Hello dears! Has it been snowing lately in your neck of the woods? It has in ours. One of my favorite things to do when it is too cold to venture outside (at least for this sensitive-skin girl), other than sewing, or more recently, knitting, is to look at vintage magazines, or reprints of them. So today I thought we could share that activity as we take a look at a few fashion plates from the Winter Pictorial Review magazines of the early 30s.
Brown and red… seems like a delightful combination does it not? Somehow it reminds me of chocolate cherries. I find the Goupy design most intriguing in the way that it fastens with buttons all the way from the front shoulder to the back. I wonder if it could be completely unbuttoned, or if the back half of the bodice “buttons” were merely decorative?
Give me the middle ensemble and I will be indeed set for a weekend in the country! I have found myself living in wools almost constantly this winter, and I can tell you truthfully that cottons, acrylics and other non-wool fibers don’t hold a candle to the warmth of a good wool. I will go about my day shivering if I am wearing a cotton t-shirt, or sweating if I am wearing an acrylic sweater. But if I am wearing one of my lovely wool sweaters with a cotton blouse, comfort is mine! And don’t believe the people who tell you wool is scratchy. I have experienced a bit of scratchiness from one wool sweater of mine, but that is just near the tag at the neckline. Truly good wool won’t be scratchy in nature. I could go on singing the praises of this natural fiber, but I will just have to let the illustrated models convince you of its wonderful properties. 😉
I love learning about what color combinations were popular during the different eras. Take a peek at the “new” color combinations mentioned in the “Colors Take the Place of Black” snippet in the lower left-hand corner. Green and rust… That is actually the color combination I am wearing today. Reminds me of a pumpkin somehow… 😀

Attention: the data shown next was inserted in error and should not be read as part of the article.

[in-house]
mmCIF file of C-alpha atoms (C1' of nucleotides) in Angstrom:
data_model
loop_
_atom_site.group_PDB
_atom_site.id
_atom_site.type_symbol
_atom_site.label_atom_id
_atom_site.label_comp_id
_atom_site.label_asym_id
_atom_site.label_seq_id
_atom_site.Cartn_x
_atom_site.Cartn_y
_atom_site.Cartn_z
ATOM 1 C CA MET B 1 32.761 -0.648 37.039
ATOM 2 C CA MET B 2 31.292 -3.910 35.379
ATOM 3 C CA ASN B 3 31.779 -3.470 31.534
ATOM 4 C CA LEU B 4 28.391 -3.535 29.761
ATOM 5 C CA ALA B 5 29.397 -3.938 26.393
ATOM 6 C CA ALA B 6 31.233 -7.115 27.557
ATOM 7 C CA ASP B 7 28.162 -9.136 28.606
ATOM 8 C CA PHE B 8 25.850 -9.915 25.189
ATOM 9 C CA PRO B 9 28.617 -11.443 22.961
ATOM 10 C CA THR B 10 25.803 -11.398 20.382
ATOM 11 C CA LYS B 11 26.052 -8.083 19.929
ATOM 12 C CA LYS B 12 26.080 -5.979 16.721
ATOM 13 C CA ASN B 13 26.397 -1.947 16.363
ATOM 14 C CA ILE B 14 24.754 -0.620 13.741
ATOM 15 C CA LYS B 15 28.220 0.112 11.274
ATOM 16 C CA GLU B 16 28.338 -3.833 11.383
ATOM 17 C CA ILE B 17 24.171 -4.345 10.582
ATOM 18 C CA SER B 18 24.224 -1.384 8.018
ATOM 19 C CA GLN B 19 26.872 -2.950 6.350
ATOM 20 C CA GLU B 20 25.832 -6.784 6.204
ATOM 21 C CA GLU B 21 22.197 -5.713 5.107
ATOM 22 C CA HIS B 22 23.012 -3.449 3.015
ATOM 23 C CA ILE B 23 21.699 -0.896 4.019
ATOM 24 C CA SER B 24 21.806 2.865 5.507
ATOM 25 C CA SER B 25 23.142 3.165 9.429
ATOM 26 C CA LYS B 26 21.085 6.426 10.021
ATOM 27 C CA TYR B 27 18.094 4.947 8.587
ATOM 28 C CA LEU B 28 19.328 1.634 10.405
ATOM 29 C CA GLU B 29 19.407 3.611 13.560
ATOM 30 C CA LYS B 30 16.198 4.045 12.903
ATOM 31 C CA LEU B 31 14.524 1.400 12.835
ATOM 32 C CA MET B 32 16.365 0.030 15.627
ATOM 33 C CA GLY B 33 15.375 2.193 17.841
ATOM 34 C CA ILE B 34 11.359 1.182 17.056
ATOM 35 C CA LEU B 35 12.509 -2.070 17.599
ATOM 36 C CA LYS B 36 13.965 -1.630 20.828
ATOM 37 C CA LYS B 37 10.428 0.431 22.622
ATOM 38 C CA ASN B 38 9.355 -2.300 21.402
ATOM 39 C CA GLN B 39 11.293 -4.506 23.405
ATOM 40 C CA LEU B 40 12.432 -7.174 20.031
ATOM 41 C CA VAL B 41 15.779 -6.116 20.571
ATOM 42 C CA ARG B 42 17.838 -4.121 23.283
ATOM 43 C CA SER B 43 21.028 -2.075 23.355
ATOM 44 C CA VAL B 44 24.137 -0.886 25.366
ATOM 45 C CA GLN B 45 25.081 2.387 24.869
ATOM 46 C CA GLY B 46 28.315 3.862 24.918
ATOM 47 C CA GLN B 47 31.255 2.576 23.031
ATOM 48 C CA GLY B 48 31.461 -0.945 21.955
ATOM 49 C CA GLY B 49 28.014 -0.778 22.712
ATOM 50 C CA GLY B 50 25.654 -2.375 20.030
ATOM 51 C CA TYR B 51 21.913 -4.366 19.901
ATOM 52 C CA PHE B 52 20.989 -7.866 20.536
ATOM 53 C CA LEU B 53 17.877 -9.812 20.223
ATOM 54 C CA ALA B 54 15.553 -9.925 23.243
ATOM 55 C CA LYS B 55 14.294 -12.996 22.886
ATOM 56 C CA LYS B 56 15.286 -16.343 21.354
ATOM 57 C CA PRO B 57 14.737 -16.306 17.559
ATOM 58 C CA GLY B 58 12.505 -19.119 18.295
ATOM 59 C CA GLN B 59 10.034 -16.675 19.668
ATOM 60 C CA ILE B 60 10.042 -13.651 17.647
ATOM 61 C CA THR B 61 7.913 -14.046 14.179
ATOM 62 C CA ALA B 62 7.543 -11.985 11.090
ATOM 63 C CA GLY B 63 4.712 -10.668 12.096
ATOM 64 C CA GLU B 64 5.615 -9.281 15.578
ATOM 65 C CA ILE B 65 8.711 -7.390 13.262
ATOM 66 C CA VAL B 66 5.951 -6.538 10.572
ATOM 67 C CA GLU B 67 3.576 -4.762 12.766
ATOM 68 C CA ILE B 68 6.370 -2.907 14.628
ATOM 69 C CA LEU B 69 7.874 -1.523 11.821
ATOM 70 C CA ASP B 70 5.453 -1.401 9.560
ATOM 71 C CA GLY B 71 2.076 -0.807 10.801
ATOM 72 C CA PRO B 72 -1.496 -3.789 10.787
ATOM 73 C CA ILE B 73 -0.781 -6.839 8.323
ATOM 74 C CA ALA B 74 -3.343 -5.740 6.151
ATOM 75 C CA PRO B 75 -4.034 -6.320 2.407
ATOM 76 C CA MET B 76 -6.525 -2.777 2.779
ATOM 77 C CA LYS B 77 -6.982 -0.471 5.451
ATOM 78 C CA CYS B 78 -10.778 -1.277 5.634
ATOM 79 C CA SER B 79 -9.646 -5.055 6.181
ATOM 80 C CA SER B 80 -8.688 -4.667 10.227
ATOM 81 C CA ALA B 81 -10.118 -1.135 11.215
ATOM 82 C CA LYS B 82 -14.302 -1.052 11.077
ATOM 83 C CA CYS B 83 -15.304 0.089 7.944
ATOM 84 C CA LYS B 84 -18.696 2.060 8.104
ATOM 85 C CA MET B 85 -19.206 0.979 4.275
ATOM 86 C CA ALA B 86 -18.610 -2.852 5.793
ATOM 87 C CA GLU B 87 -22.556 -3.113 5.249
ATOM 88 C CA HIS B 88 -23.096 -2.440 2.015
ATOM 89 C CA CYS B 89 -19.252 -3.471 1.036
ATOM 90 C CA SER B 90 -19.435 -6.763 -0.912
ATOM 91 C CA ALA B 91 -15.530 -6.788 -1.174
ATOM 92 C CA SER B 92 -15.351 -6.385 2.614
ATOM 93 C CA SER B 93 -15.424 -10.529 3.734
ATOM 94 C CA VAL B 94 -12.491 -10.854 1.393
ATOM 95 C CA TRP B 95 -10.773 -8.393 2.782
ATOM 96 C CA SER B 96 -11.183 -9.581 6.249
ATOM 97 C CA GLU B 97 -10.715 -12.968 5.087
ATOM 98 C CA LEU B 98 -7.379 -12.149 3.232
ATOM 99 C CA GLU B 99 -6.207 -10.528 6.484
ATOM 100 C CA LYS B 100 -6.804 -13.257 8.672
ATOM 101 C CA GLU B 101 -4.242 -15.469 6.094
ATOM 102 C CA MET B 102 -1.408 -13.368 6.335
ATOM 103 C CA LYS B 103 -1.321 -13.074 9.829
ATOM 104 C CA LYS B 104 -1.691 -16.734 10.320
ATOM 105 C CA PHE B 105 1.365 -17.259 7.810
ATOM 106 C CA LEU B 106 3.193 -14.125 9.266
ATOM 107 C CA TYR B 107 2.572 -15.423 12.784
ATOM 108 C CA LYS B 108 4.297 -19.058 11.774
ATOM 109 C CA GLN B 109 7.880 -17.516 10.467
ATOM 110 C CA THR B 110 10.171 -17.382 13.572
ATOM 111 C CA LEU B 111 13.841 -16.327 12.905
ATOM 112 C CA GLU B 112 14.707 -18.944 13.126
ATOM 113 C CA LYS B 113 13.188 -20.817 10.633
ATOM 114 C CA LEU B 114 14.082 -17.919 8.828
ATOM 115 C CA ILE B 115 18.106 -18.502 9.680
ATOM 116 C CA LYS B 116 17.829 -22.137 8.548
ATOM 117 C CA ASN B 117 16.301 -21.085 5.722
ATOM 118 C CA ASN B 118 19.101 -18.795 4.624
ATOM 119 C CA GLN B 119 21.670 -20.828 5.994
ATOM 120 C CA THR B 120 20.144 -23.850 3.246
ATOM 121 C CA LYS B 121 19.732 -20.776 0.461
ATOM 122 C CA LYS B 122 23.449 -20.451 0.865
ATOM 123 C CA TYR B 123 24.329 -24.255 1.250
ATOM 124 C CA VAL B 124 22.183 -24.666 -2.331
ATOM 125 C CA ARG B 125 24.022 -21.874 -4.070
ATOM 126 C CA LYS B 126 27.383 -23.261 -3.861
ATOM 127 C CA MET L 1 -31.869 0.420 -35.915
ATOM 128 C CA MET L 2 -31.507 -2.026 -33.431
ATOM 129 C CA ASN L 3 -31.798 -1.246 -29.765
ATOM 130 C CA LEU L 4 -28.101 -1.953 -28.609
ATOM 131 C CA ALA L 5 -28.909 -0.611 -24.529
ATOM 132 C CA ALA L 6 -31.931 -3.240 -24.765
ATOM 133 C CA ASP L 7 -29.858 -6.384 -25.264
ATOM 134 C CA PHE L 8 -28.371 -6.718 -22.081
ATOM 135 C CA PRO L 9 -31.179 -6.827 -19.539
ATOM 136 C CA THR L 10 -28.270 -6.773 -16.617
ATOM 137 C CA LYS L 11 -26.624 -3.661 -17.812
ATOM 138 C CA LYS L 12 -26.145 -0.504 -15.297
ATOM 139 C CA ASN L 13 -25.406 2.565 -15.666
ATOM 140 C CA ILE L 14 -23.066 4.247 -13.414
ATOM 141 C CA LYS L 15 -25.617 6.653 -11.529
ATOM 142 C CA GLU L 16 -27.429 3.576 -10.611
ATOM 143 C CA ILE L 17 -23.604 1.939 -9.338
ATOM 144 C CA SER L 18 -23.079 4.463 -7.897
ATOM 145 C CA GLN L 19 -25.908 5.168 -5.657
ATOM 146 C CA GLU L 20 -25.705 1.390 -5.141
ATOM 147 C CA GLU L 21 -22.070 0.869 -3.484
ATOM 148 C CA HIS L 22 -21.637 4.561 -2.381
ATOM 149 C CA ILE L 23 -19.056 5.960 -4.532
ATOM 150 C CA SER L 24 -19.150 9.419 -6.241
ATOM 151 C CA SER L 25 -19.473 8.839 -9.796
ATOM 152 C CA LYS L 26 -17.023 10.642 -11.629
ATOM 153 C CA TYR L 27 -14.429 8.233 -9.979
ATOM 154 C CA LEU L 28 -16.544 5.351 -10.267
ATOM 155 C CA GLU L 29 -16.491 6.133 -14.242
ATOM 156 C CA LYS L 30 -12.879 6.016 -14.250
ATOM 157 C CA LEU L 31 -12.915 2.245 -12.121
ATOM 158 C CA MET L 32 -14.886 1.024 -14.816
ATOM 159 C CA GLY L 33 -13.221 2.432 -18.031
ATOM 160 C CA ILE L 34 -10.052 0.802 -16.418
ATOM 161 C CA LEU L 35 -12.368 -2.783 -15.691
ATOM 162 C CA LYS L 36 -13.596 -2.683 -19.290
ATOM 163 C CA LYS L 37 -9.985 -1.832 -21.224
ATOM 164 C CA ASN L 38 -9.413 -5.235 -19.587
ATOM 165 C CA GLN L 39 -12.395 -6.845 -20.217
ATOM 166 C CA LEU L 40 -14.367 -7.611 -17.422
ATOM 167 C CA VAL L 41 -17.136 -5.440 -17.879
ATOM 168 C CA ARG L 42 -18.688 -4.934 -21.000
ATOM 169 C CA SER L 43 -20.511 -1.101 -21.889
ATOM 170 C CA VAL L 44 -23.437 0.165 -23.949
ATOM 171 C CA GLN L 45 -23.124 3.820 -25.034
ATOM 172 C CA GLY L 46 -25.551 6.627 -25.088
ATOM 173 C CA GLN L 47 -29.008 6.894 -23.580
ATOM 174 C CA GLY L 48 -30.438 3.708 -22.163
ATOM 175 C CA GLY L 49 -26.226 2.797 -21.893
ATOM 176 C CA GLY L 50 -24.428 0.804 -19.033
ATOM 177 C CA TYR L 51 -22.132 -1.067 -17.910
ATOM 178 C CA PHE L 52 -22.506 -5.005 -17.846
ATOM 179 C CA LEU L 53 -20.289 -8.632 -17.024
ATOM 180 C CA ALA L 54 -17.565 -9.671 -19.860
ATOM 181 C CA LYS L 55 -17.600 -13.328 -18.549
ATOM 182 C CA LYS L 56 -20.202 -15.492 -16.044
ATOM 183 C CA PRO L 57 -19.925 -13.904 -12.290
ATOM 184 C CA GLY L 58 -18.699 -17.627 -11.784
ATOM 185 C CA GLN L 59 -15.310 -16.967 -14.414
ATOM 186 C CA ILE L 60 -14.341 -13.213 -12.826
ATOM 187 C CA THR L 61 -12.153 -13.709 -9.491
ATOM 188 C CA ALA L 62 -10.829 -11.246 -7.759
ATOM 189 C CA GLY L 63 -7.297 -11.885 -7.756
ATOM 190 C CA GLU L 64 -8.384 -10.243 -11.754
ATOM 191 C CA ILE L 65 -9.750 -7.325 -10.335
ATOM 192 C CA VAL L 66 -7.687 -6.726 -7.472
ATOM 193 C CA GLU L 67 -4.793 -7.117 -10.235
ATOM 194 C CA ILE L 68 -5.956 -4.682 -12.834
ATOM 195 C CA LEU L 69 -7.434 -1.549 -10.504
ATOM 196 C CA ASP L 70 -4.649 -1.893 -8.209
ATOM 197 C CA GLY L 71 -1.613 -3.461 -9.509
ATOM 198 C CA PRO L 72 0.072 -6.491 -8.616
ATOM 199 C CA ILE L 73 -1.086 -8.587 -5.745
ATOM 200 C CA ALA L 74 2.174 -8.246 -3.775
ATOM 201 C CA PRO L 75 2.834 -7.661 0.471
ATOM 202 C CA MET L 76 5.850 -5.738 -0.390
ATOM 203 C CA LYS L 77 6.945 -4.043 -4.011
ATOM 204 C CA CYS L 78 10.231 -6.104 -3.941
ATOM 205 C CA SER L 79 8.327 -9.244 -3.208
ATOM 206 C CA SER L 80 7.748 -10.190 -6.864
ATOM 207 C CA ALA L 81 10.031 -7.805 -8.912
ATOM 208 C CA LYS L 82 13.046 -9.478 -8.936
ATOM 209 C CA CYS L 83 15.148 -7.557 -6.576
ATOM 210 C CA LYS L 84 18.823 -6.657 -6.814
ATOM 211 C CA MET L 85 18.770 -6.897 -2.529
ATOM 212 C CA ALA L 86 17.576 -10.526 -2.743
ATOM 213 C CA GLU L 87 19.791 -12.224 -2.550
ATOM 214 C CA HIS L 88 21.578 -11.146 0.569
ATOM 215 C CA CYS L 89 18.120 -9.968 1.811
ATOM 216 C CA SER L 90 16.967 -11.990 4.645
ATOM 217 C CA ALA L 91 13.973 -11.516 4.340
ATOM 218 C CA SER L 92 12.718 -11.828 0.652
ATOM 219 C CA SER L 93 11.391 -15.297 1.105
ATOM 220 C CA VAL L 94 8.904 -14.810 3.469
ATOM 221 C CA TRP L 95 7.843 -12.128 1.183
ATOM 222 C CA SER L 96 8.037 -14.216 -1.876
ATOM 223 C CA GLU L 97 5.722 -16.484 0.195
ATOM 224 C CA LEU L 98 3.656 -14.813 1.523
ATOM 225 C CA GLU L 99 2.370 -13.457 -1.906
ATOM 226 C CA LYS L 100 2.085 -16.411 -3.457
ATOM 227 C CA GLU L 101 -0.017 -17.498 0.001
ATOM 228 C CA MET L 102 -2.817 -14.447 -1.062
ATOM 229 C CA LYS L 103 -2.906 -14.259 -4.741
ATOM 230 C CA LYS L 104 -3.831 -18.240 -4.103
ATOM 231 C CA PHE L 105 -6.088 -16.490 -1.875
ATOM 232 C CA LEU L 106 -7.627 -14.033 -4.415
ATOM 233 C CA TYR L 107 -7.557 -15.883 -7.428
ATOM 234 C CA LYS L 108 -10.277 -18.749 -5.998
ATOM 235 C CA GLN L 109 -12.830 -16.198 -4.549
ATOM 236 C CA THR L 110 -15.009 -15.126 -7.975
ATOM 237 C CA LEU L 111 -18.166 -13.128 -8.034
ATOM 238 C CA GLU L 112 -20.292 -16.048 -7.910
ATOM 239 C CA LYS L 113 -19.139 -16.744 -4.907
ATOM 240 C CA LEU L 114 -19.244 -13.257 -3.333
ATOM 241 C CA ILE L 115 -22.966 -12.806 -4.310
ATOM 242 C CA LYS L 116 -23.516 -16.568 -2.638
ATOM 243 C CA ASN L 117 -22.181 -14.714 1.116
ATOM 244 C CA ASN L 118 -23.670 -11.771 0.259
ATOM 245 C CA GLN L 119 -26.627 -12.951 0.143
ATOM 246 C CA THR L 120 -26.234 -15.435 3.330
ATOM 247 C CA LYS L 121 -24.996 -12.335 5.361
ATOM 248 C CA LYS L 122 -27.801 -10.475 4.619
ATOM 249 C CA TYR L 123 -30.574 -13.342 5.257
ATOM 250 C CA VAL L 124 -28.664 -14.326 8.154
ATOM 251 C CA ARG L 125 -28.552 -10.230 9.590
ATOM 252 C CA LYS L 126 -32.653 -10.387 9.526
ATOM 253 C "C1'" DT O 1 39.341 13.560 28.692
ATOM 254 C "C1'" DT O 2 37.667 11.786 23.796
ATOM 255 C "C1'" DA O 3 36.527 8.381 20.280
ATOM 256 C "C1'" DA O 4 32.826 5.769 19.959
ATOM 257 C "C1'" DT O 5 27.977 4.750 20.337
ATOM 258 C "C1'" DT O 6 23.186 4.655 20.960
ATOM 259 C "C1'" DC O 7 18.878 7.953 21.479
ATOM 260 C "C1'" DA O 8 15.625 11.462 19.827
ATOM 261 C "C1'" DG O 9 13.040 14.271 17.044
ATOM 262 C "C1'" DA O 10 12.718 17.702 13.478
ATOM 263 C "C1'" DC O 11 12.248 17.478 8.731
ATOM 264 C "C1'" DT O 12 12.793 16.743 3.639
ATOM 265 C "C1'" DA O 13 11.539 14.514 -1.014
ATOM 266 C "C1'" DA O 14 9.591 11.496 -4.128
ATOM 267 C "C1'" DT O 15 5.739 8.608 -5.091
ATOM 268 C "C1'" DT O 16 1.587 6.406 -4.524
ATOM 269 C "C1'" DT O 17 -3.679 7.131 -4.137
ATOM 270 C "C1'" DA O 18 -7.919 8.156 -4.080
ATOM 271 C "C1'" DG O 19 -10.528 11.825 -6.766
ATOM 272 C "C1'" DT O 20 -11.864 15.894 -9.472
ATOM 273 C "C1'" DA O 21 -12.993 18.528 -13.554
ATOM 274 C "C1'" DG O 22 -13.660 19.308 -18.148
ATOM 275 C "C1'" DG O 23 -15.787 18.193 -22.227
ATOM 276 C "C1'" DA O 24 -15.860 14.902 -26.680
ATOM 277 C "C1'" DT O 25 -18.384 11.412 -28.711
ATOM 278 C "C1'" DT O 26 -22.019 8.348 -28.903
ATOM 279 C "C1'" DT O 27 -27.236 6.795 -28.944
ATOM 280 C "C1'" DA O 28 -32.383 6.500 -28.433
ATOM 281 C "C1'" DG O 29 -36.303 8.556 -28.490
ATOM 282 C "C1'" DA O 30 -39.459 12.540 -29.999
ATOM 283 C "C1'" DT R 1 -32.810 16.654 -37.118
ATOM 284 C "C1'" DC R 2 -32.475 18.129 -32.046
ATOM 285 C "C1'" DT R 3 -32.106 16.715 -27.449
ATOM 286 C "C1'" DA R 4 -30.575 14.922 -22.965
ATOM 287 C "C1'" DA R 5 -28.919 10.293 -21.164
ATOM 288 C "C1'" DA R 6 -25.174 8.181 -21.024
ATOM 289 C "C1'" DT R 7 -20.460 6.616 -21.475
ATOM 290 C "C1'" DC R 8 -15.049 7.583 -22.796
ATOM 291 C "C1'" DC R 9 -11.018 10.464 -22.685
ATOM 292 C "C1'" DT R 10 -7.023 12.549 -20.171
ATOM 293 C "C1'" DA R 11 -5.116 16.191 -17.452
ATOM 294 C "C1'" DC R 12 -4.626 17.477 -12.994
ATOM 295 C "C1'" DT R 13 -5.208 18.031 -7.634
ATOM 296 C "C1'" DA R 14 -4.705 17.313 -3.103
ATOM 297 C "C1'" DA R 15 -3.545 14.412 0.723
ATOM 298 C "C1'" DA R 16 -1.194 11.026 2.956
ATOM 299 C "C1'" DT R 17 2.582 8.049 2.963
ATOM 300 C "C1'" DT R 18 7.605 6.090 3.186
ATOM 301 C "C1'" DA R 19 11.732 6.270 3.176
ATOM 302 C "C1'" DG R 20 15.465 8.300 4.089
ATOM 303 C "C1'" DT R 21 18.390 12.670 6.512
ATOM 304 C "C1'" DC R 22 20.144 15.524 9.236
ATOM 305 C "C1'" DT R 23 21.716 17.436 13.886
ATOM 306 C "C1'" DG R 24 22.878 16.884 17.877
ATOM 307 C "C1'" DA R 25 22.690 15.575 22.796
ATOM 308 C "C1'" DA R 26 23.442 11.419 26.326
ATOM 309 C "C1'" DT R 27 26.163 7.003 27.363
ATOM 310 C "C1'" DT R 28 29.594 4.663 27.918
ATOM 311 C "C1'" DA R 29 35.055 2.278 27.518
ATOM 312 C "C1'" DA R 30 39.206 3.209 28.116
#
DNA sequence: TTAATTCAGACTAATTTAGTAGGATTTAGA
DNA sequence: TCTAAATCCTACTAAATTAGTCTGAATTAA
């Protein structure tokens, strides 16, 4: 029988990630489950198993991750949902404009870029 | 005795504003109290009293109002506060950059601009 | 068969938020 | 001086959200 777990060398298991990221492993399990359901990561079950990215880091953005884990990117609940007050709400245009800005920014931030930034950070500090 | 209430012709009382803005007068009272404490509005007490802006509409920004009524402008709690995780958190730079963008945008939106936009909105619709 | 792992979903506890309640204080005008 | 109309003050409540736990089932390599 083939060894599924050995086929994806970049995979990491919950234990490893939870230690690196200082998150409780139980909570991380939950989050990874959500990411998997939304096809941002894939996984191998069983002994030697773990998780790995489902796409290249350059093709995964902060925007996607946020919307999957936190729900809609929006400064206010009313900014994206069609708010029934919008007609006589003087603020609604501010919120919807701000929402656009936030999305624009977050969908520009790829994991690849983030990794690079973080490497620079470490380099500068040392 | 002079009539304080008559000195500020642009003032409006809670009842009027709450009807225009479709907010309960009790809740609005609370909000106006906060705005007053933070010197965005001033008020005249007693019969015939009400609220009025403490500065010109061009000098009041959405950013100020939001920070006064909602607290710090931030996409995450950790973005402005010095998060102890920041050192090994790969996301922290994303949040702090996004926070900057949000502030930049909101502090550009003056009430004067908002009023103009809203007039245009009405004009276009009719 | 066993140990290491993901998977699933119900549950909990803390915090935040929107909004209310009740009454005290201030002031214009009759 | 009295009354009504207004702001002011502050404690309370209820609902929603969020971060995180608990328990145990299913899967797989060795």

But about the gowns above. I find the drapery of model 5539 quite interesting. It seems more worthy of a Spring frock than a Winter one. But picture it in a wool crepe with a lace collar and you will have me excited. Model 5836 is such a practical design. I wonder if the vestee is removable? If it is, it would be a practical frock indeed, for one could make a multitude of vestees to wear with the same frock to give it a fresh new look every time.
Pause for a fashion lesson! These styles are for the “Larger-Hip and Little Figures”. Shall we focus for a moment on why these styles work for these figures? Let’s start with the figure of “Larger-Hip”. Take model 5863 for an example. There is no ornamentation emphasizing the hips. The seaming and the buttons that are on the skirt draw the eye up the figure rather than across it, decreasing the apparent width of the hips. Now move up to the bodice and you see a lovely fluttering collar that increases the volume of the upper half to balance out the width of the hips. This balance is achieved not only by the size of the collar, but also by the color. Darker shades make things appear smaller, while lighter shades make things appear larger. So constructing the collar in a white material causes the upper half to appear as large as the bottom half, balancing out the figure.
Now, for the “Little Figures”. Let us observe model 5849. Starting once again with the skirt, notice how the seaming is more vertical than horizontal. This draws the eye upward, lengthening the figure. And when we reach the bodice, notice how the surplice line is also vertical in nature. The bow is kept in proportion with the size of the wearer, but is not so small as to appear insignificant.
So, the two things to keep in mind for the “Large-Hip” and “Little Figures”: If you are Large-hipped, keep the focus on your upper half. If you are a Little Figure, focus on lines that are vertical, increasing the apparent height, and keep extra details such as bows and drapery in proportion to your figure.
Oh my, would you look at these frocks? The drapery! The fur! I find the nods to both the renaissance and victorian eras intriguing. Model 5834 by Mirande reminds me especially of the styles worn in the time of Henry the VIIIth, what with the small hat, square fur-trimmed neckline and puffed sleeves. And, eep! It apparently was made up in velvet! I would just like to pet that dress, it must have been so soft…
If there is ever a day where I require a 1930s evening gown, you can be sure that I will be making myself model 5866 by Talbot from this page… with some slight modifications of course. The sculptural lines of the seamed skirt, combined with the drapery of the bodice reminds me of a sculpture from Ancient Greece.
At the end of the day I have a love/hate relationship with the styles of the 1930s. Part of me loves the drapery and sculptural lines of the era, while the other part of me questions if it all is just a bit too much? What do you think?
Do you love or hate the styles of the 1930s?
Which dress from these fashion plates is your favorite?
How would you modify one of these dresses to better suit your taste?
Brigid, the Middle Sister and Singer